1. Taking of stakes in overseas companies and retaining free-float as a listed entity.  This has been of particular note with regard to European/Asian tie-ups, most notably France's Renault with Japan's Nissan but also a number of smaller companies such as Germany's Hochtief, with its listed subsidiary, Leighton Industries in Australia and Dutch-listed ASM International with its listed Hong Kong subsidiary ASM Pacific.

These structures have been of particular interest over the last year as risk premia evidenced in volatility of individual stocks between Europe and Asia have substantially switched - at least pre --SARS - from the traditional Asian premium over Europe to Europe now being perceived in many areas as more risky.  As evidenced both with realised volatilities and in risk perception as measured by implied volatility, Asian stocks have looked less risky than many of their European counterparts.


In the context of investment opportunities for relative value funds the relative outperformance of Asia both in return and (lower realised) risk has led to situations where the effective market value (as reflected by market prices) attributed to the residual operations of the European holding entity/parent has actually been negative.  Figure 3 illustrates this for Renault relative to its 44% holding in Nissan.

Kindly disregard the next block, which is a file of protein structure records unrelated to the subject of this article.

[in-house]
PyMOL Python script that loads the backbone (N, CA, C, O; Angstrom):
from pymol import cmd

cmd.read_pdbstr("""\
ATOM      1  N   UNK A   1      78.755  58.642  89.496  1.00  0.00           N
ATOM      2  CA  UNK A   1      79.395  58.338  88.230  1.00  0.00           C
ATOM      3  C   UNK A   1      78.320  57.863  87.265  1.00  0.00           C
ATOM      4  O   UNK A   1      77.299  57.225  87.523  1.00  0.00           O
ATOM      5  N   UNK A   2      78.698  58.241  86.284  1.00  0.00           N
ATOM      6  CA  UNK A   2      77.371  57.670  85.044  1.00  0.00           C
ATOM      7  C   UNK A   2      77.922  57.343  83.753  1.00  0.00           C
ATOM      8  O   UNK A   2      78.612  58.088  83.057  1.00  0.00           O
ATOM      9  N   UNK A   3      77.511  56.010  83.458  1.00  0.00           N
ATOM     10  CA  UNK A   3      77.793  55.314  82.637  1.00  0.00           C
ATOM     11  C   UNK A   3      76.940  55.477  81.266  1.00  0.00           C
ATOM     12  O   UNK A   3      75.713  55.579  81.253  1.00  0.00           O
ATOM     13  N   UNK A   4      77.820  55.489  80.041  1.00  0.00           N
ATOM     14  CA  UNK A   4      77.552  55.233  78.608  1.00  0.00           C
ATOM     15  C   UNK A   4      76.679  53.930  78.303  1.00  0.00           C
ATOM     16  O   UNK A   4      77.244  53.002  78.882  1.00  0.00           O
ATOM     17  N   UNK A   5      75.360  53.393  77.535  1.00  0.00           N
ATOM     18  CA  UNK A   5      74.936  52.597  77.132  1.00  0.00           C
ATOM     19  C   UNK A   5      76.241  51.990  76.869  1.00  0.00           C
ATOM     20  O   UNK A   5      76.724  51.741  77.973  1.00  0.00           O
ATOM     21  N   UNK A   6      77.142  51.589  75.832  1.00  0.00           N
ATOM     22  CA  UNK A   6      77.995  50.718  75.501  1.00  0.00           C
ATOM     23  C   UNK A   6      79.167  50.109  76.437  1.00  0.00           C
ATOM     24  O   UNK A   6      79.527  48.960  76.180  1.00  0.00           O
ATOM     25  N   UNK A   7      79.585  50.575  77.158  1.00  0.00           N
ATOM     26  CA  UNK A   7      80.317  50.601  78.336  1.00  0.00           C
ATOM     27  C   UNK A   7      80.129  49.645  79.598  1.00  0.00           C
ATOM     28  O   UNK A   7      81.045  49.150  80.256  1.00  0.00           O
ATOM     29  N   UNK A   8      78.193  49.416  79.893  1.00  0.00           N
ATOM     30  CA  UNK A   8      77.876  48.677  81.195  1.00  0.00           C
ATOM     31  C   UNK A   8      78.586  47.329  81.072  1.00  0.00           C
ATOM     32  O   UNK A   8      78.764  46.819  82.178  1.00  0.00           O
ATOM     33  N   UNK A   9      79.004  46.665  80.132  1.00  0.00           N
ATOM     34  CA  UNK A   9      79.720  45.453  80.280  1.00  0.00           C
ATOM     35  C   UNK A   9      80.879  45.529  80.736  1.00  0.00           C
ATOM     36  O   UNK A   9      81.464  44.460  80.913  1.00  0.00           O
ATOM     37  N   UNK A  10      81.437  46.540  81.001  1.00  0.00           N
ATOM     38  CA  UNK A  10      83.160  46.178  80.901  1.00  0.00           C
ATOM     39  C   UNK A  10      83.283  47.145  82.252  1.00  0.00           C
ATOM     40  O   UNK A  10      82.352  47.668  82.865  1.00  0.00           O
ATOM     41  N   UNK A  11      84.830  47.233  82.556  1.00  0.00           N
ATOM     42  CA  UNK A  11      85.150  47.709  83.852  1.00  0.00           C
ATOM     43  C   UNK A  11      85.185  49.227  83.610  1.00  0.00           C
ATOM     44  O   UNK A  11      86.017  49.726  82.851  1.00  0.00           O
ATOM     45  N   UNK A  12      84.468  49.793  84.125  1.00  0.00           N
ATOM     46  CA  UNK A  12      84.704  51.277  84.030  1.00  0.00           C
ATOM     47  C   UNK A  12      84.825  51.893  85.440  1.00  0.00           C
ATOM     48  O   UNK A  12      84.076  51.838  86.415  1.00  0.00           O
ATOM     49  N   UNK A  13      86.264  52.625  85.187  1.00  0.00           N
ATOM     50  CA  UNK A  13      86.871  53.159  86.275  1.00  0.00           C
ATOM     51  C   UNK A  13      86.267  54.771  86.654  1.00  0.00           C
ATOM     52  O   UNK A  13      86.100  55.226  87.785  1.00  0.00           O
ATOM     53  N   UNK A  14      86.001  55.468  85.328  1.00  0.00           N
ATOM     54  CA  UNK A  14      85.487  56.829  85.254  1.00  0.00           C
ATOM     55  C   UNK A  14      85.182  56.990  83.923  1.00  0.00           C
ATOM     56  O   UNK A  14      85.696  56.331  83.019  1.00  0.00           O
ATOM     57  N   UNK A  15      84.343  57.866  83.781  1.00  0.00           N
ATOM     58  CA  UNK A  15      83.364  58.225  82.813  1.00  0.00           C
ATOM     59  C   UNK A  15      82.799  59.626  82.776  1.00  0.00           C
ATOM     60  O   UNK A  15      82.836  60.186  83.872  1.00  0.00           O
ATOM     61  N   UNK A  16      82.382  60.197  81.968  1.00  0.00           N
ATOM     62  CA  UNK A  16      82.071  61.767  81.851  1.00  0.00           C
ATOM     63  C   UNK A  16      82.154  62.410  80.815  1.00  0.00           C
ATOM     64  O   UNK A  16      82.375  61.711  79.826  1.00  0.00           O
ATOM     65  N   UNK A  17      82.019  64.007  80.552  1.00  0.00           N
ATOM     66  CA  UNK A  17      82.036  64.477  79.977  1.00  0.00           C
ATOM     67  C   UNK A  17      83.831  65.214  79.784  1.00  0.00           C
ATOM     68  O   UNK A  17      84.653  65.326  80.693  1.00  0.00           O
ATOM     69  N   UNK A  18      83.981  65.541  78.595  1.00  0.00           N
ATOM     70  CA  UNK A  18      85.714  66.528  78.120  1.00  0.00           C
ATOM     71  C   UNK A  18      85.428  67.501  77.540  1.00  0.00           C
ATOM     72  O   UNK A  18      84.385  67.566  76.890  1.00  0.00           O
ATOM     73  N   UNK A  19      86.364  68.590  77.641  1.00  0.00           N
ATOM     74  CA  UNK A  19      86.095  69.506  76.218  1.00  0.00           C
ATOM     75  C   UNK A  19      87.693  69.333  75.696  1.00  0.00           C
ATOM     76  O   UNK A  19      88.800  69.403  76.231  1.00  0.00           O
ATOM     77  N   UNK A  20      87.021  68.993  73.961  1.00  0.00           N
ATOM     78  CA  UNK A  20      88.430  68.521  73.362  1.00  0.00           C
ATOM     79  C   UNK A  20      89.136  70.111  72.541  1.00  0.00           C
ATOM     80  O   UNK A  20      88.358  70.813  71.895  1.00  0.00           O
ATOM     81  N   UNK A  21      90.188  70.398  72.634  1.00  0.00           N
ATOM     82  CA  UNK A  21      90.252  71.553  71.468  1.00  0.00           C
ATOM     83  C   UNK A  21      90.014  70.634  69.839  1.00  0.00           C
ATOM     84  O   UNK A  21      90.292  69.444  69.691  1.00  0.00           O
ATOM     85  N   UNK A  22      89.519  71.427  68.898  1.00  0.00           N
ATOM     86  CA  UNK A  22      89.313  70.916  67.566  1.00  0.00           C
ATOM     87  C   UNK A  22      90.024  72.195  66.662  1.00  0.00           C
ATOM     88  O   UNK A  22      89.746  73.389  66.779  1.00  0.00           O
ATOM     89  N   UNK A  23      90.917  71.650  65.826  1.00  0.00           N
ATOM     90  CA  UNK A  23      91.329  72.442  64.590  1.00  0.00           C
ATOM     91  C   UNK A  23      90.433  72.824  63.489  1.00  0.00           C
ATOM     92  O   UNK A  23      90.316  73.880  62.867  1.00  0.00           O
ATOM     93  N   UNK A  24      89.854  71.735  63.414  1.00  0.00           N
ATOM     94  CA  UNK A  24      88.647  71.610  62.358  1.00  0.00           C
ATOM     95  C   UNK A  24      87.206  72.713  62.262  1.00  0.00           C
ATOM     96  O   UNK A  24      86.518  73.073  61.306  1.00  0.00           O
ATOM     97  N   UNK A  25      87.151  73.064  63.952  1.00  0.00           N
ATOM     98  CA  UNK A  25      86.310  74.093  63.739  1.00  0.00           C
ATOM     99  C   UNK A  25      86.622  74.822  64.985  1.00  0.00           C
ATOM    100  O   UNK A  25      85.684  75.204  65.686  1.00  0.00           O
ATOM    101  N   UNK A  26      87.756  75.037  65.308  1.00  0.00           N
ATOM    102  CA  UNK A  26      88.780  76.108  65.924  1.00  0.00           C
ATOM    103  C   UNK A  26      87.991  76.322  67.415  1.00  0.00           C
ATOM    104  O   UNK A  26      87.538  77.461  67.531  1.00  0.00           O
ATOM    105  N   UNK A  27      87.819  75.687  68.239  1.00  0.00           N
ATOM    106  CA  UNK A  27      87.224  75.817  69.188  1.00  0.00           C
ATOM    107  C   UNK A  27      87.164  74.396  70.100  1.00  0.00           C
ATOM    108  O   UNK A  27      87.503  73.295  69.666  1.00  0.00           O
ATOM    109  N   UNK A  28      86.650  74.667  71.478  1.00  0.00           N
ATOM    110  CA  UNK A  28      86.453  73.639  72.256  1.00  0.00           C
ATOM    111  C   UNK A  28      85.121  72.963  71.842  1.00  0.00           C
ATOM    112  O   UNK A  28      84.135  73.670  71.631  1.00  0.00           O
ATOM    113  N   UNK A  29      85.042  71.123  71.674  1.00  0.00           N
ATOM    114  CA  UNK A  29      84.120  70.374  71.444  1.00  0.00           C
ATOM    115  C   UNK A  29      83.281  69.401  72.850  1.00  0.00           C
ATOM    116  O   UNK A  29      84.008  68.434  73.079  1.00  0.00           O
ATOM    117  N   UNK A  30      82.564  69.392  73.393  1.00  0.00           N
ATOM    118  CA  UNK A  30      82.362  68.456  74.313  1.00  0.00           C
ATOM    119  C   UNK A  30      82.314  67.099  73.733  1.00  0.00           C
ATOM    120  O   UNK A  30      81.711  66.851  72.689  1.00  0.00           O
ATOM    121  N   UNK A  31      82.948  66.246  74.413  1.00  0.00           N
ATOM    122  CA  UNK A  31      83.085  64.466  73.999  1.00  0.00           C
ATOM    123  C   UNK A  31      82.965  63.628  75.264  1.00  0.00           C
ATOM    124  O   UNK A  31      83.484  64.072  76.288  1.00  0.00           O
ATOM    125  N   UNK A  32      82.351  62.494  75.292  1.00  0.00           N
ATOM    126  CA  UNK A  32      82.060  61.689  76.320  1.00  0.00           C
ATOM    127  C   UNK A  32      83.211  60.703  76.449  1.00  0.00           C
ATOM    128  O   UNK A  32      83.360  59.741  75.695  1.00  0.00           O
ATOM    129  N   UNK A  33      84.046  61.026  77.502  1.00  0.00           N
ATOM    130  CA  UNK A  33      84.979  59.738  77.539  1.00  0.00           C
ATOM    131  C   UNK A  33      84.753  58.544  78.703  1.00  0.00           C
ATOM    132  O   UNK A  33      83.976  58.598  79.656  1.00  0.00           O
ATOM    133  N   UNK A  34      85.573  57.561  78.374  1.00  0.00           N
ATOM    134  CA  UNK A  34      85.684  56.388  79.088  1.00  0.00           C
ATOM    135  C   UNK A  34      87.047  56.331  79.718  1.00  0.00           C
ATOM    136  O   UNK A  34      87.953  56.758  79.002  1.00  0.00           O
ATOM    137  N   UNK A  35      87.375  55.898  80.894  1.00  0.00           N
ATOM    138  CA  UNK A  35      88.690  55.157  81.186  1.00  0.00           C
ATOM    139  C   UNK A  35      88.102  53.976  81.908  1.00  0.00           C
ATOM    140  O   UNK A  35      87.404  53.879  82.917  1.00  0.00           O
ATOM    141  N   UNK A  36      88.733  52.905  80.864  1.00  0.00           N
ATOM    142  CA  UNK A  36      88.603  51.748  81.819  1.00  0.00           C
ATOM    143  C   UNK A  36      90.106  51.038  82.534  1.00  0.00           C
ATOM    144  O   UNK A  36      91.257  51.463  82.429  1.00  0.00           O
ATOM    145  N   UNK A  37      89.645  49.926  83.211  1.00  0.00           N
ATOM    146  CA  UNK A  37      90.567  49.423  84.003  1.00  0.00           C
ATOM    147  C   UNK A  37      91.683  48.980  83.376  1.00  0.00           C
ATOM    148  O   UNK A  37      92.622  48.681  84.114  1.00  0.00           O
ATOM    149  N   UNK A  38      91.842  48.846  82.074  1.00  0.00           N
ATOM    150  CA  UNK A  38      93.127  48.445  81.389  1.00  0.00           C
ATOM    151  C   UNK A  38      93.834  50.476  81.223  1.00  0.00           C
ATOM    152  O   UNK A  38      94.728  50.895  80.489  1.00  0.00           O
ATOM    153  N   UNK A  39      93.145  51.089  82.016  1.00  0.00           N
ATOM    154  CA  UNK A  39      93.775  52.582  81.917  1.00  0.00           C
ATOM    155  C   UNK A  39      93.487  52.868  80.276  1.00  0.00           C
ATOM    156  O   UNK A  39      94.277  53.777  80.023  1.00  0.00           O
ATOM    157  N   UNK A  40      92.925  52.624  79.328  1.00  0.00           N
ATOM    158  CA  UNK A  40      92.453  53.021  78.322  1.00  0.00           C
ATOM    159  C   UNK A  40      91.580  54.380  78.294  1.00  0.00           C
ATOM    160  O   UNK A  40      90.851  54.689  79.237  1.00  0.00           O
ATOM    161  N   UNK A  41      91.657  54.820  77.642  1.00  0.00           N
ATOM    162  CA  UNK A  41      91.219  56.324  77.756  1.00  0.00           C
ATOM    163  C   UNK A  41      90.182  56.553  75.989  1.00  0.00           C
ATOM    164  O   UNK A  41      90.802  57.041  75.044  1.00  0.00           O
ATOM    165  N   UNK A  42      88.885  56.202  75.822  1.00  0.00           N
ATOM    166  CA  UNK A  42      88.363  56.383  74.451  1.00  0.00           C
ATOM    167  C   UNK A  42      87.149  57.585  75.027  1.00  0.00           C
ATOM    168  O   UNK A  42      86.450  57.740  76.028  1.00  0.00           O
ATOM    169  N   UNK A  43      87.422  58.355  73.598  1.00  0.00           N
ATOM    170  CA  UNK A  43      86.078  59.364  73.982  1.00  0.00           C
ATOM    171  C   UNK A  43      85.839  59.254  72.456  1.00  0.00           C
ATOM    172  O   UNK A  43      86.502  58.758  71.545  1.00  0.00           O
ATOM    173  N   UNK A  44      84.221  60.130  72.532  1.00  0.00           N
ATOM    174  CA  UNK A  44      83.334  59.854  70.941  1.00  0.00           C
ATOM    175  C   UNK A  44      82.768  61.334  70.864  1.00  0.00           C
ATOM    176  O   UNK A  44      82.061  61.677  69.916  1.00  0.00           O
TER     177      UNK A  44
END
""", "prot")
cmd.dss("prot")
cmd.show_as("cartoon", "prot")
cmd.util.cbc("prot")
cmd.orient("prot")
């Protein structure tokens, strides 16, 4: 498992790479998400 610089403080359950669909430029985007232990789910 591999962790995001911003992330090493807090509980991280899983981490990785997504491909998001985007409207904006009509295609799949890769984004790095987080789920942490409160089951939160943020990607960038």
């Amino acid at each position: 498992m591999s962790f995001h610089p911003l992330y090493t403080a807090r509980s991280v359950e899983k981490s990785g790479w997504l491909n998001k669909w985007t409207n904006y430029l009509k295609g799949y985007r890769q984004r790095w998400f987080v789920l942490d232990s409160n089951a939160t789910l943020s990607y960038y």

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While there is no direct realisation of value in these situations - and in fact they may persist or become more negative over time - they provide clear anomalies and are value investment opportunities for those with a global investment perspective.


While the clearest way to look to extract value in the above situations is to buy the undervalued (European in the above example) and short the overvalued asset (the Asian stock in the same examples), the different attribution of ongoing risk (implied volatility) in the corresponding options market may also lend itself to effecting this in the options market.  A sale of puts to effect a long position on the higher volatility (in the above cases European stock) and purchase of puts on the lower volatility (in this case Asian) may well prove to be a better risk adjusted trade if the realised volatilities move more into line.


Anomalies within globalisation